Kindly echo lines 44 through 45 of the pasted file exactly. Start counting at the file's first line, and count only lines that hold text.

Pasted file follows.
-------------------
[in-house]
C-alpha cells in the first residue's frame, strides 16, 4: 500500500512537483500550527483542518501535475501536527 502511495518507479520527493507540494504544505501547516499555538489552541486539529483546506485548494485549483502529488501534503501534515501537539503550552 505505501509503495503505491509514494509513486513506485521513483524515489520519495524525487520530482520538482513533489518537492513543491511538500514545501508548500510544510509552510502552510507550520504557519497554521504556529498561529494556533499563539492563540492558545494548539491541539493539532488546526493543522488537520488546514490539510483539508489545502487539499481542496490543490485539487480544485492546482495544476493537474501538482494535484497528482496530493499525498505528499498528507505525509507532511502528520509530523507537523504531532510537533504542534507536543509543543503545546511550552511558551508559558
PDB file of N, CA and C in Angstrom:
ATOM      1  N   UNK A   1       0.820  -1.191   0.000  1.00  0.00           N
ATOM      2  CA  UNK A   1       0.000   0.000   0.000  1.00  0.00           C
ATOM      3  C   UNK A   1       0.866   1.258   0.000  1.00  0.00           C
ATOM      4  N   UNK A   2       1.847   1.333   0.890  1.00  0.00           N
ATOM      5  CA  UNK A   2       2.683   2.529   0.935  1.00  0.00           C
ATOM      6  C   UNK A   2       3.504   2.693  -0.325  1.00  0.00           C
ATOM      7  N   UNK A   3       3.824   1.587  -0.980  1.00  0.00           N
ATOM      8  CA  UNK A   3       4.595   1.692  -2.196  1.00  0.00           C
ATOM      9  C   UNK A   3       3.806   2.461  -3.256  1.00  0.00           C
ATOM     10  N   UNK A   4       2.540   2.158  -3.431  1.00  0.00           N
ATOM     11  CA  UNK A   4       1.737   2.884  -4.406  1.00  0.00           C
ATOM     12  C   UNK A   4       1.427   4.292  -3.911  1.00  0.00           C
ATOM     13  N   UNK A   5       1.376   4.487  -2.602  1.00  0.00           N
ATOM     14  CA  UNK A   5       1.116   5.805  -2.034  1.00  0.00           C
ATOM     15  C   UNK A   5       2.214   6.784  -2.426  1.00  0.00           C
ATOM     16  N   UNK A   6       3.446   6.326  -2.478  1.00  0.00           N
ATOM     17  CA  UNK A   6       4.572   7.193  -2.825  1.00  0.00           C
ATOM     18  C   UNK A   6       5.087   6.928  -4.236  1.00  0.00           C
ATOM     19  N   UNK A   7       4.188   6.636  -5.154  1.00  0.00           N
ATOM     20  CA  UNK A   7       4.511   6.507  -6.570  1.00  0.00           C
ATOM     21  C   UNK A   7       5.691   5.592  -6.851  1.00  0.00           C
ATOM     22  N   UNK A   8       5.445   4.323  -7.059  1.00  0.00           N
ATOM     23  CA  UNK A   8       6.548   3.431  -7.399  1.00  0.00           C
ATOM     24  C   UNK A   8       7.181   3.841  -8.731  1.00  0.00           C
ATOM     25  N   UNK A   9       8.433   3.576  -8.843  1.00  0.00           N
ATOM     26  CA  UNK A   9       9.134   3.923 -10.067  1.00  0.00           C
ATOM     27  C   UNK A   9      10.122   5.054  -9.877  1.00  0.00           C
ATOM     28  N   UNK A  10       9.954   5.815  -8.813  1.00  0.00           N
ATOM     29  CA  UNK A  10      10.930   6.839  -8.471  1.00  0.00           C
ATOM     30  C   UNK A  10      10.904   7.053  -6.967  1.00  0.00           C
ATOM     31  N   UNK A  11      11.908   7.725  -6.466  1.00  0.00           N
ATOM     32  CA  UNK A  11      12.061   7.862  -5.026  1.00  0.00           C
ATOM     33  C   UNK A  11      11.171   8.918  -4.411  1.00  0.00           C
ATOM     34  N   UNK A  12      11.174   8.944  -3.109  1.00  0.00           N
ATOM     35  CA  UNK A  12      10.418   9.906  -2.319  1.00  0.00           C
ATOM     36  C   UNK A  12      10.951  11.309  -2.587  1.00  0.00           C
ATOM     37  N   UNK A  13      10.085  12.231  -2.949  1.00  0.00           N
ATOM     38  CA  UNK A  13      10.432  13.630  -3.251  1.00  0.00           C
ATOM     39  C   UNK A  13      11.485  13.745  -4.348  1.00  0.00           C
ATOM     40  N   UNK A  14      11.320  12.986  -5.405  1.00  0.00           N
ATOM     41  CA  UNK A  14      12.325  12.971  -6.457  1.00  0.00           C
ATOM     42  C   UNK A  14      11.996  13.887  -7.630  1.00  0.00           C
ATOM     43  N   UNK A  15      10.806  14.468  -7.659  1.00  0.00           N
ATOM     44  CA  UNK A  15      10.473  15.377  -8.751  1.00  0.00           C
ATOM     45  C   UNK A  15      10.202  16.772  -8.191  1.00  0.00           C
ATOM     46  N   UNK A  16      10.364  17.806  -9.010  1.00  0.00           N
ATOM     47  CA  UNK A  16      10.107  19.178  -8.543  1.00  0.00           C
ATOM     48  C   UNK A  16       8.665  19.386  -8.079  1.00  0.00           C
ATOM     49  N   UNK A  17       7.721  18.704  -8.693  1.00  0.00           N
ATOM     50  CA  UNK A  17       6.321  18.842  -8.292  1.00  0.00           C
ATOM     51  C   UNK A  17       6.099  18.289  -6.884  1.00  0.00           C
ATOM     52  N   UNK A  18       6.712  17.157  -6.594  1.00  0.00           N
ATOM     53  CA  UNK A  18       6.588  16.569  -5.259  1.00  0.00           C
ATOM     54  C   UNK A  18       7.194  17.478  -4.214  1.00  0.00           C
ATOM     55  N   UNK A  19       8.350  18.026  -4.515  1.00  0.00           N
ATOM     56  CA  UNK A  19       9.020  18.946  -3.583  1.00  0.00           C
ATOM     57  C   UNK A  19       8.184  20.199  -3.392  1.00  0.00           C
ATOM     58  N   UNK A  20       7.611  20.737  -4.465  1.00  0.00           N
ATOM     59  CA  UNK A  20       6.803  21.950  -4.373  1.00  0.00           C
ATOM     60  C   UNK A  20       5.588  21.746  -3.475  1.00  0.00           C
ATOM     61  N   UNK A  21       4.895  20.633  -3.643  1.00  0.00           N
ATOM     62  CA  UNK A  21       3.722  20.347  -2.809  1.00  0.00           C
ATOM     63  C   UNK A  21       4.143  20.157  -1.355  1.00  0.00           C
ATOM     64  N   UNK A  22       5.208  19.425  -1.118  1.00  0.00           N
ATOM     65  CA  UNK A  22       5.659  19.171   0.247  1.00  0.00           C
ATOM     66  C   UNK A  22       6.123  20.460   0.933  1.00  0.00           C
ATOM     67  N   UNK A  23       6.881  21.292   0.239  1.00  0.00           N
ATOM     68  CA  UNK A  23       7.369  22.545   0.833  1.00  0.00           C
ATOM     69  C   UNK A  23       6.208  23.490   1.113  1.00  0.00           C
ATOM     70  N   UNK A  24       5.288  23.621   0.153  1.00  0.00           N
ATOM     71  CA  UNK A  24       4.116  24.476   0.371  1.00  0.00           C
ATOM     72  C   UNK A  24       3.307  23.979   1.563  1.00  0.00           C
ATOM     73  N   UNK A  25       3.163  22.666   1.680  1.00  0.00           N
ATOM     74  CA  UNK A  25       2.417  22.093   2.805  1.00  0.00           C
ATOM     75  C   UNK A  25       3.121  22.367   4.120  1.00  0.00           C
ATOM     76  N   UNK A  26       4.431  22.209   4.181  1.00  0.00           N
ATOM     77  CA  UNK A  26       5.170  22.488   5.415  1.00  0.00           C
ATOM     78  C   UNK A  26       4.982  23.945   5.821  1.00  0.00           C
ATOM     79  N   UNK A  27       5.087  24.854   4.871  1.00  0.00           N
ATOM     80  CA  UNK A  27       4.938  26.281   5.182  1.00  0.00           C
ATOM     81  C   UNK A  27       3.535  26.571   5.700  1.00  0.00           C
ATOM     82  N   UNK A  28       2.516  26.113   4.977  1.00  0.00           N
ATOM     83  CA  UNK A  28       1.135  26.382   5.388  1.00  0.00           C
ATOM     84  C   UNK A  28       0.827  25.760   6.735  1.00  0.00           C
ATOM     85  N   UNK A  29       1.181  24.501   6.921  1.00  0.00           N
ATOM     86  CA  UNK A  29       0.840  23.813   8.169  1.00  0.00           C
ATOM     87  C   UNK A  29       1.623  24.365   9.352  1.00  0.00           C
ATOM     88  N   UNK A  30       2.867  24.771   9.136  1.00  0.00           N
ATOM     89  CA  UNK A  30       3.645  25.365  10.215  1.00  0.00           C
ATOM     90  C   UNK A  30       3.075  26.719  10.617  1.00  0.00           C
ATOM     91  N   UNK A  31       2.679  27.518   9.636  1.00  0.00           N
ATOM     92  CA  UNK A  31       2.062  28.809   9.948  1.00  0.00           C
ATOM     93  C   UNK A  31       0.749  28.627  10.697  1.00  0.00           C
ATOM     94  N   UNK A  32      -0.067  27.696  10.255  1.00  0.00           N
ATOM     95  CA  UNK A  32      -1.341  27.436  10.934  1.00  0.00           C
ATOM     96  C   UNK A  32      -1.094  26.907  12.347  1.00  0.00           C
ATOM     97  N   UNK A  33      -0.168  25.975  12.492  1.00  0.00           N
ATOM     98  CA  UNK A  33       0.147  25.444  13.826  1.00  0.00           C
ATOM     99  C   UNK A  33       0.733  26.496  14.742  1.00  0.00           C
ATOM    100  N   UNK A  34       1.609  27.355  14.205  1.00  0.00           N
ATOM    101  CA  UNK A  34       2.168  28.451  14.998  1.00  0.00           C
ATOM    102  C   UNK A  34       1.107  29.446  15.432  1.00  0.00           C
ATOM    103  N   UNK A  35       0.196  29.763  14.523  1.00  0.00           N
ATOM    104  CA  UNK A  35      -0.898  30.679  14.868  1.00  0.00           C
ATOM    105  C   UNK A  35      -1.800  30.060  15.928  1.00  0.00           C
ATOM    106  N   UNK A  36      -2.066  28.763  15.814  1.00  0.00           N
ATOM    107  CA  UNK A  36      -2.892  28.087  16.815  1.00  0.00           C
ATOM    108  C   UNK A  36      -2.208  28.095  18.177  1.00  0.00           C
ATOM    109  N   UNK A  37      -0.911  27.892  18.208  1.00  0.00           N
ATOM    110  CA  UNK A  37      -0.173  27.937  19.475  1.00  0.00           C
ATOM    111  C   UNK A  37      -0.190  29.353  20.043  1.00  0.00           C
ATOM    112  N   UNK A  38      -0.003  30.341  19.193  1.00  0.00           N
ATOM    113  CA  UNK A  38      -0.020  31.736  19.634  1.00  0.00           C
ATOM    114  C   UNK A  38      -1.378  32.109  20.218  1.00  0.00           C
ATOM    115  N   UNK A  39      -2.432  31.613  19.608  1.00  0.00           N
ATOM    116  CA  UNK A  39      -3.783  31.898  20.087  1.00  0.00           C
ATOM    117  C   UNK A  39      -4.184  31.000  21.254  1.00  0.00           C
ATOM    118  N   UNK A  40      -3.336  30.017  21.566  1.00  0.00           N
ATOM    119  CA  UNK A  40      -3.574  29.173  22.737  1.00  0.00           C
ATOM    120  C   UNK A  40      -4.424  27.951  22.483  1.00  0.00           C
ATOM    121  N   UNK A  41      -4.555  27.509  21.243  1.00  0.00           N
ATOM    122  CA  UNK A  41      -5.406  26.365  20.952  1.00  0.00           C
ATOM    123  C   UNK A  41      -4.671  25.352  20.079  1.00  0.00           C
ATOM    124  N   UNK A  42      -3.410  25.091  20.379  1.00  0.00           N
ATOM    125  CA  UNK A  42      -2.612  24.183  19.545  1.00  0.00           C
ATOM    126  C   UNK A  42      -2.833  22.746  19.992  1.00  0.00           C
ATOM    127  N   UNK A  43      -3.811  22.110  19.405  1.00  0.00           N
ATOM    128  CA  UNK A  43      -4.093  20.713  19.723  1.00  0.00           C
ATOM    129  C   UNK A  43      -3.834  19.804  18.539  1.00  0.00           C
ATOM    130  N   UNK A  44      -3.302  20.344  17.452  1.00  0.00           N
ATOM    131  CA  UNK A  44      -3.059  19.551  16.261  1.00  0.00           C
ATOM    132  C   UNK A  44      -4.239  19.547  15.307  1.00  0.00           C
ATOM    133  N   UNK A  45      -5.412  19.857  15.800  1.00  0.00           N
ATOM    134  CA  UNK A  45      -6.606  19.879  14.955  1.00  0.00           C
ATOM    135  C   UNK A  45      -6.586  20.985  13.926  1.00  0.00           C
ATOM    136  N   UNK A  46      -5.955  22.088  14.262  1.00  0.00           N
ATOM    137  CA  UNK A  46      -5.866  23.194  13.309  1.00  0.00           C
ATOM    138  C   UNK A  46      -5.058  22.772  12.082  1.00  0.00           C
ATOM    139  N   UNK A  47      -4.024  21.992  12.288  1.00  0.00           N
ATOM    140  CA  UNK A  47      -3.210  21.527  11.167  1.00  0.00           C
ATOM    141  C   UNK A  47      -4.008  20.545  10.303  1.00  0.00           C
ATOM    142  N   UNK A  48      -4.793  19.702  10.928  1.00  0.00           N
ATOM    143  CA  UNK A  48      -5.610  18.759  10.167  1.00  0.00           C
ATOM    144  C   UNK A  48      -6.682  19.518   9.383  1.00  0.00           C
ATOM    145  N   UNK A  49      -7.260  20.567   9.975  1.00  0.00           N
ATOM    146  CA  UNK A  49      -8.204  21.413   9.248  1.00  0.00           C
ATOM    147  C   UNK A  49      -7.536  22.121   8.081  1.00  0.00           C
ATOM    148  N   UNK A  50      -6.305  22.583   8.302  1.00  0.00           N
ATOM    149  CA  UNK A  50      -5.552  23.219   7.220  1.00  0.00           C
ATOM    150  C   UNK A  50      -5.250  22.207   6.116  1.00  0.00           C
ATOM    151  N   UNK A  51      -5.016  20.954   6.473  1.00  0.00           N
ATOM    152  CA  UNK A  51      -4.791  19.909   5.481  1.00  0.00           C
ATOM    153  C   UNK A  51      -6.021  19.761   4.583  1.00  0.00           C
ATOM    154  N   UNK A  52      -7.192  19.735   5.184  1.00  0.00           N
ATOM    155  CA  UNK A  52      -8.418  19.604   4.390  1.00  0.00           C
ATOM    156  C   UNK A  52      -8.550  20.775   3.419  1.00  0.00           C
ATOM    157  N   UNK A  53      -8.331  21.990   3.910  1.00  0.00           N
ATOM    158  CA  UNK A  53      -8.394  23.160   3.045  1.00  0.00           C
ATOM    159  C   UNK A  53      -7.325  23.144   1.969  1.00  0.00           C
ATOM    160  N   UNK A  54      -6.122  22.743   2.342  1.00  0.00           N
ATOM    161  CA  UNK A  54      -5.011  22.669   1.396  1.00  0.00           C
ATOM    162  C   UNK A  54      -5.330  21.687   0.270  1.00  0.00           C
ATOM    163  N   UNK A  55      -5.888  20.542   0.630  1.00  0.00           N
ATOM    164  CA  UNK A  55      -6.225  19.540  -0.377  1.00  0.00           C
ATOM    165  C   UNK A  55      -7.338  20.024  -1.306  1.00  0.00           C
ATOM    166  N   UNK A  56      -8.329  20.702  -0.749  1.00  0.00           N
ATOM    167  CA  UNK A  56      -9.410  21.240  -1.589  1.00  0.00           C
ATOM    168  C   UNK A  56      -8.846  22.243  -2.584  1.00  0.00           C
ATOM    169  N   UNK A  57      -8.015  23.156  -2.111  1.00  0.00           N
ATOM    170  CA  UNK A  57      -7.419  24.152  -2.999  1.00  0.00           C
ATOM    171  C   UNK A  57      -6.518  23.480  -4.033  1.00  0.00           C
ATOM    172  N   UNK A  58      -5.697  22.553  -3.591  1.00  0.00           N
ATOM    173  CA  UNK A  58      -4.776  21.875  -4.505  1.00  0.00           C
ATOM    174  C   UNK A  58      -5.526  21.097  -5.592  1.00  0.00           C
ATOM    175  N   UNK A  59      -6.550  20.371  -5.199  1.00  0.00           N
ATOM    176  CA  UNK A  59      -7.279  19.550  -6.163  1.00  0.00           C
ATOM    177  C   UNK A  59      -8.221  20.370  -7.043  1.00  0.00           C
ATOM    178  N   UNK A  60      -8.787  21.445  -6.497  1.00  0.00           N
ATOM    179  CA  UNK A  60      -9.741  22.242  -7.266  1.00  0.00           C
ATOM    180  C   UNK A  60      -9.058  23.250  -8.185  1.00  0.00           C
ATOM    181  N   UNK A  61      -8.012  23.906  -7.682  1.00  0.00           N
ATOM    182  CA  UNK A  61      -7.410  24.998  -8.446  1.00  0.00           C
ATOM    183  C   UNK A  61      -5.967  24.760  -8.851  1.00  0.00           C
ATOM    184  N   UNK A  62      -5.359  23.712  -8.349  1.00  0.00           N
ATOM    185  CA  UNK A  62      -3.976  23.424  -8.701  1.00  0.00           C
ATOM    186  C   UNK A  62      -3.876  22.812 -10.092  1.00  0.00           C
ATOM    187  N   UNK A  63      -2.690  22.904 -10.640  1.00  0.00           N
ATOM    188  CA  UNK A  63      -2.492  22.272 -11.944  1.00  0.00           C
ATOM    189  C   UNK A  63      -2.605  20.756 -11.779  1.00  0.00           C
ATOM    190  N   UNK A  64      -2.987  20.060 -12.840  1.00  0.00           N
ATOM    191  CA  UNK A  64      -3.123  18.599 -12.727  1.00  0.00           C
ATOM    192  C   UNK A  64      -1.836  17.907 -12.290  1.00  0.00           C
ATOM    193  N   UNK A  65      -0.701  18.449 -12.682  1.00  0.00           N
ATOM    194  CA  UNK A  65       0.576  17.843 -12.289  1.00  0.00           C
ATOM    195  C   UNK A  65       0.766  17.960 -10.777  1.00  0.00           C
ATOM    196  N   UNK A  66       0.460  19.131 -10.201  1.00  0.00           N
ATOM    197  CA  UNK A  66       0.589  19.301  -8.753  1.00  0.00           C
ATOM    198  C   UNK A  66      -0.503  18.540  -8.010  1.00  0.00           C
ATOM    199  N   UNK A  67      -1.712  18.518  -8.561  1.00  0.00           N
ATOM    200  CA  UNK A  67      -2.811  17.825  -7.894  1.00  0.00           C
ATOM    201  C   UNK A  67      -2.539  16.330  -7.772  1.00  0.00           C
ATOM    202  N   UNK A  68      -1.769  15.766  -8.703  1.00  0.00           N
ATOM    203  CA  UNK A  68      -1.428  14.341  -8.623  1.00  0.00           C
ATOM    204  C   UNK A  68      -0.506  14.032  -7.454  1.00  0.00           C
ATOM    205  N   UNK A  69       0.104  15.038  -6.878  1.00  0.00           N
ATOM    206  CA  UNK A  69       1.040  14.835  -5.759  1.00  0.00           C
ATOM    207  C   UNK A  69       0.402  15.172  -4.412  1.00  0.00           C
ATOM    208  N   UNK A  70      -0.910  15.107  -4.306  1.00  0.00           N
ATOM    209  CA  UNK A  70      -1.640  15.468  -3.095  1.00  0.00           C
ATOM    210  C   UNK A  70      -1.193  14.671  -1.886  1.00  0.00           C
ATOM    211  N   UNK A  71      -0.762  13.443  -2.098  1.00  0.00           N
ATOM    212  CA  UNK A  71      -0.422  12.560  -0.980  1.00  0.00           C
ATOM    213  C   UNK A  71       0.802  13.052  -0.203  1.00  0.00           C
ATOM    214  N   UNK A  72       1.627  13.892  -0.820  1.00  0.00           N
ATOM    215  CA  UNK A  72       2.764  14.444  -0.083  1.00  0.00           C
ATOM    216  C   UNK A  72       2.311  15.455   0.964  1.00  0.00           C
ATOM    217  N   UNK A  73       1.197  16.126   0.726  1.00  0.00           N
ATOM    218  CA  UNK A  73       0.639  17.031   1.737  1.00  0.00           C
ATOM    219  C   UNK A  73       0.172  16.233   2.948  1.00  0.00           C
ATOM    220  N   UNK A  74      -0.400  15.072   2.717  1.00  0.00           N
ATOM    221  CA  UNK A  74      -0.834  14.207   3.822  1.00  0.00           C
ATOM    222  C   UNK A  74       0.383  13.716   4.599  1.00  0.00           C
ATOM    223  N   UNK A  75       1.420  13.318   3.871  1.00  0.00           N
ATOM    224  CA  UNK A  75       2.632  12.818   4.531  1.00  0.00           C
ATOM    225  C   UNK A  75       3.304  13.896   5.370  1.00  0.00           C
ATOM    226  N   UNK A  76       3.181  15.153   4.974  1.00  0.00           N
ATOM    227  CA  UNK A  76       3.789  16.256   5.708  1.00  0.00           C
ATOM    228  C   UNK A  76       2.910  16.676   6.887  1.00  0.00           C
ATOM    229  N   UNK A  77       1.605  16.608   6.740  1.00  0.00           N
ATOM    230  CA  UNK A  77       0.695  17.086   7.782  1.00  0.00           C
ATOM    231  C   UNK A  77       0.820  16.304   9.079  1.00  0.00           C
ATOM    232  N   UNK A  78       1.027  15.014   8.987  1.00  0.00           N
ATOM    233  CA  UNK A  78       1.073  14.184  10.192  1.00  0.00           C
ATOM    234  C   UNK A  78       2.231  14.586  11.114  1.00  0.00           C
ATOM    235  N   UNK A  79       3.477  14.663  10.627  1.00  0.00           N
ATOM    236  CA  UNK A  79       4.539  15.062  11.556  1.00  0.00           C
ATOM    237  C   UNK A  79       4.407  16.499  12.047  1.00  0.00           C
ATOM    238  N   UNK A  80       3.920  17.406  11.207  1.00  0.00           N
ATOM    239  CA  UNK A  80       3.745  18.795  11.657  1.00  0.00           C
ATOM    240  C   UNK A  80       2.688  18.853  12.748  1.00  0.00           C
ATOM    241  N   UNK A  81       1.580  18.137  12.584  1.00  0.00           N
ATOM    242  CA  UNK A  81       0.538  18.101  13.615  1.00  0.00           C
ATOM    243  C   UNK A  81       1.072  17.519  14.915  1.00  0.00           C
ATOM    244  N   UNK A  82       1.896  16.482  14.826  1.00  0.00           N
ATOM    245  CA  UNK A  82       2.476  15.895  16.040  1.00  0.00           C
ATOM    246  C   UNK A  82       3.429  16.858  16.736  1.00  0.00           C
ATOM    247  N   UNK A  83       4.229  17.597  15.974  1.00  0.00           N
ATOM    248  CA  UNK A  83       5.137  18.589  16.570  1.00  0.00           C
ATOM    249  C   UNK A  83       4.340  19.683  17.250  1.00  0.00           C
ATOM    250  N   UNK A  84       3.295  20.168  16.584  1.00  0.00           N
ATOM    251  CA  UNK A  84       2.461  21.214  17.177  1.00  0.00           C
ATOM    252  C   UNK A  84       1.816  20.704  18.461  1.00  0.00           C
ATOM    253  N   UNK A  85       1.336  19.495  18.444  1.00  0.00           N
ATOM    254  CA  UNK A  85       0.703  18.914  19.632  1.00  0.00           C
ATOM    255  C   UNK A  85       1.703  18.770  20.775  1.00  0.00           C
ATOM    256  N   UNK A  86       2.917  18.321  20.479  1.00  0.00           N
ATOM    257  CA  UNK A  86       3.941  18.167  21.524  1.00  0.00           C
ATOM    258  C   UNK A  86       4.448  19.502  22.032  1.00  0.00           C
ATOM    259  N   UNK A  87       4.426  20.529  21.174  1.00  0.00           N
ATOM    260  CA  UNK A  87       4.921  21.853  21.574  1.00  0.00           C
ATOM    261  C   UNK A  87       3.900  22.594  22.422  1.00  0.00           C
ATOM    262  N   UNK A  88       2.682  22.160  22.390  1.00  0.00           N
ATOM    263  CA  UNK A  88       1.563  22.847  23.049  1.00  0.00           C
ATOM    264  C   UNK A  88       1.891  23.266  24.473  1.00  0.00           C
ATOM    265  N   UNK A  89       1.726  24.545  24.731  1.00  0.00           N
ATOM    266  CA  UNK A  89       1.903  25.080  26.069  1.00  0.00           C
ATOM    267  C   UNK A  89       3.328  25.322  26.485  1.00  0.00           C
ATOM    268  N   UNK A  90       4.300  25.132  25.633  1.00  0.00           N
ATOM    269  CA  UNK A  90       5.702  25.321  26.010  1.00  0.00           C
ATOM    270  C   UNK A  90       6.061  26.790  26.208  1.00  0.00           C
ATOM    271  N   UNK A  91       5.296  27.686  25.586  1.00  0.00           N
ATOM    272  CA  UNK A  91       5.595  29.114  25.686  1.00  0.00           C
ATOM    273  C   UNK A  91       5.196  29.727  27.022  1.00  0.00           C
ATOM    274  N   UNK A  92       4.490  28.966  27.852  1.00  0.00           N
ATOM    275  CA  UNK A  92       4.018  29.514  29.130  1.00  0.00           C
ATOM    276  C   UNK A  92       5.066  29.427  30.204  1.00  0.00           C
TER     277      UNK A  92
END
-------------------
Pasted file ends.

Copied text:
ATOM     41  CA  UNK A  14      12.325  12.971  -6.457  1.00  0.00           C
ATOM     42  C   UNK A  14      11.996  13.887  -7.630  1.00  0.00           C